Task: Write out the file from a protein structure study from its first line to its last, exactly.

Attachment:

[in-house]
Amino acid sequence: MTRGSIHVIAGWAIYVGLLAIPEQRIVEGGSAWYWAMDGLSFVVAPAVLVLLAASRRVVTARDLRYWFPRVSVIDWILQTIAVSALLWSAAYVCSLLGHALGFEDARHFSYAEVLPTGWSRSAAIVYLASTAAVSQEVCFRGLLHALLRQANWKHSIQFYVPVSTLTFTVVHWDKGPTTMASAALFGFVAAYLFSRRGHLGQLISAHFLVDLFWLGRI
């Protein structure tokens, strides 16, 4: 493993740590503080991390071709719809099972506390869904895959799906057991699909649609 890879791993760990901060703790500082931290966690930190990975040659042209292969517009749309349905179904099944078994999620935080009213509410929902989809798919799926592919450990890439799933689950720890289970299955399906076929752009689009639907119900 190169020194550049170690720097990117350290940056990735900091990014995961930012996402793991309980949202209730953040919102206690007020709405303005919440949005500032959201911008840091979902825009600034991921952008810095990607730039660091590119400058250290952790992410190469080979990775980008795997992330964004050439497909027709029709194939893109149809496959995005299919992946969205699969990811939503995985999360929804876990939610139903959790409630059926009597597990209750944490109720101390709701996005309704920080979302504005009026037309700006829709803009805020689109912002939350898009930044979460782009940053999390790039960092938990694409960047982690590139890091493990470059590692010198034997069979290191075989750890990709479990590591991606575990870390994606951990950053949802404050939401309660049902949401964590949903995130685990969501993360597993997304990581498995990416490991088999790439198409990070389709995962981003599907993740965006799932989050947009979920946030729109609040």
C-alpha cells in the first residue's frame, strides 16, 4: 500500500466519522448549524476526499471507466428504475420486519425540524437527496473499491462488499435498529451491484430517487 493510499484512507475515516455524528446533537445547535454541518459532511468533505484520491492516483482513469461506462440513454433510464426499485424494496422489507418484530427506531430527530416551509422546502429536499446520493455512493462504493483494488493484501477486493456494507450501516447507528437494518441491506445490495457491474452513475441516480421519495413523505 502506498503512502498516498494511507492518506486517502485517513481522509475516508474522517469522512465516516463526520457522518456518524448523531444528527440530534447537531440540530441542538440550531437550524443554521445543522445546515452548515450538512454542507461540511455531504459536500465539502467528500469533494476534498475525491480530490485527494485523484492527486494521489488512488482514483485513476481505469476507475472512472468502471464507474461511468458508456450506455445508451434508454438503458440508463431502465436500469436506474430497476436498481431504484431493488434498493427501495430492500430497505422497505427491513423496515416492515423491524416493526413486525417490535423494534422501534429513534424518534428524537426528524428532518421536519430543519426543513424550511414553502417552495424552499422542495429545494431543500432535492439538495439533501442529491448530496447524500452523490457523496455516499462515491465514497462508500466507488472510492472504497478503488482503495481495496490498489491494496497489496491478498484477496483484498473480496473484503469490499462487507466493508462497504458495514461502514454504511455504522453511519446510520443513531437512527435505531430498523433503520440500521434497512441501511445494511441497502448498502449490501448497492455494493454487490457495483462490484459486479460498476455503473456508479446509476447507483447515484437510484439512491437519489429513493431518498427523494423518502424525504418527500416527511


[in-house]
Amino acid sequence: MTRGSIHVIAGWAIYVGLLAIPEQRIVEGGSAWYWAMDGLSFVVAPAVLVLLAASRRVVTARDLRYWFPRVSVIDWILQTIAVSALLWSAAYVCSLLGHALGFEDARHFSYAEVLPTGWSRSAAIVYLASTAAVSQEVCFRGLLHALLRQANWKHSIQFYVPVSTLTFTVVHWDKGPTTMASAALFGFVAAYLFSRRGHLGQLISAHFLVDLFWLGRI
């Protein structure tokens, strides 16, 4: 493993740590503080991390071709719809099972506390869904895959799906057991699909649609 890879791993760990901060703790500082931290966690930190990975040659042209292969517009749309349905179904099944078994999620935080009213509410929902989809798919799926592919450990890439799933689950720890289970299955399906076929752009689009639907119900 190169020194550049170690720097990117350290940056990735900091990014995961930012996402793991309980949202209730953040919102206690007020709405303005919440949005500032959201911008840091979902825009600034991921952008810095990607730039660091590119400058250290952790992410190469080979990775980008795997992330964004050439497909027709029709194939893109149809496959995005299919992946969205699969990811939503995985999360929804876990939610139903959790409630059926009597597990209750944490109720101390709701996005309704920080979302504005009026037309700006829709803009805020689109912002939350898009930044979460782009940053999390790039960092938990694409960047982690590139890091493990470059590692010198034997069979290191075989750890990709479990590591991606575990870390994606951990950053949802404050939401309660049902949401964590949903995130685990969501993360597993997304990581498995990416490991088999790439198409990070389709995962981003599907993740965006799932989050947009979920946030729109609040």
C-alpha cells in the first residue's frame, strides 16, 4: 500500500466519522448549524476526499471507466428504475420486519425540524437527496473499491462488499435498529451491484430517487 493510499484512507475515516455524528446533537445547535454541518459532511468533505484520491492516483482513469461506462440513454433510464426499485424494496422489507418484530427506531430527530416551509422546502429536499446520493455512493462504493483494488493484501477486493456494507450501516447507528437494518441491506445490495457491474452513475441516480421519495413523505 502506498503512502498516498494511507492518506486517502485517513481522509475516508474522517469522512465516516463526520457522518456518524448523531444528527440530534447537531440540530441542538440550531437550524443554521445543522445546515452548515450538512454542507461540511455531504459536500465539502467528500469533494476534498475525491480530490485527494485523484492527486494521489488512488482514483485513476481505469476507475472512472468502471464507474461511468458508456450506455445508451434508454438503458440508463431502465436500469436506474430497476436498481431504484431493488434498493427501495430492500430497505422497505427491513423496515416492515423491524416493526413486525417490535423494534422501534429513534424518534428524537426528524428532518421536519430543519426543513424550511414553502417552495424552499422542495429545494431543500432535492439538495439533501442529491448530496447524500452523490457523496455516499462515491465514497462508500466507488472510492472504497478503488482503495481495496490498489491494496497489496491478498484477496483484498473480496473484503469490499462487507466493508462497504458495514461502514454504511455504522453511519446510520443513531437512527435505531430498523433503520440500521434497512441501511445494511441497502448498502449490501448497492455494493454487490457495483462490484459486479460498476455503473456508479446509476447507483447515484437510484439512491437519489429513493431518498427523494423518502424525504418527500416527511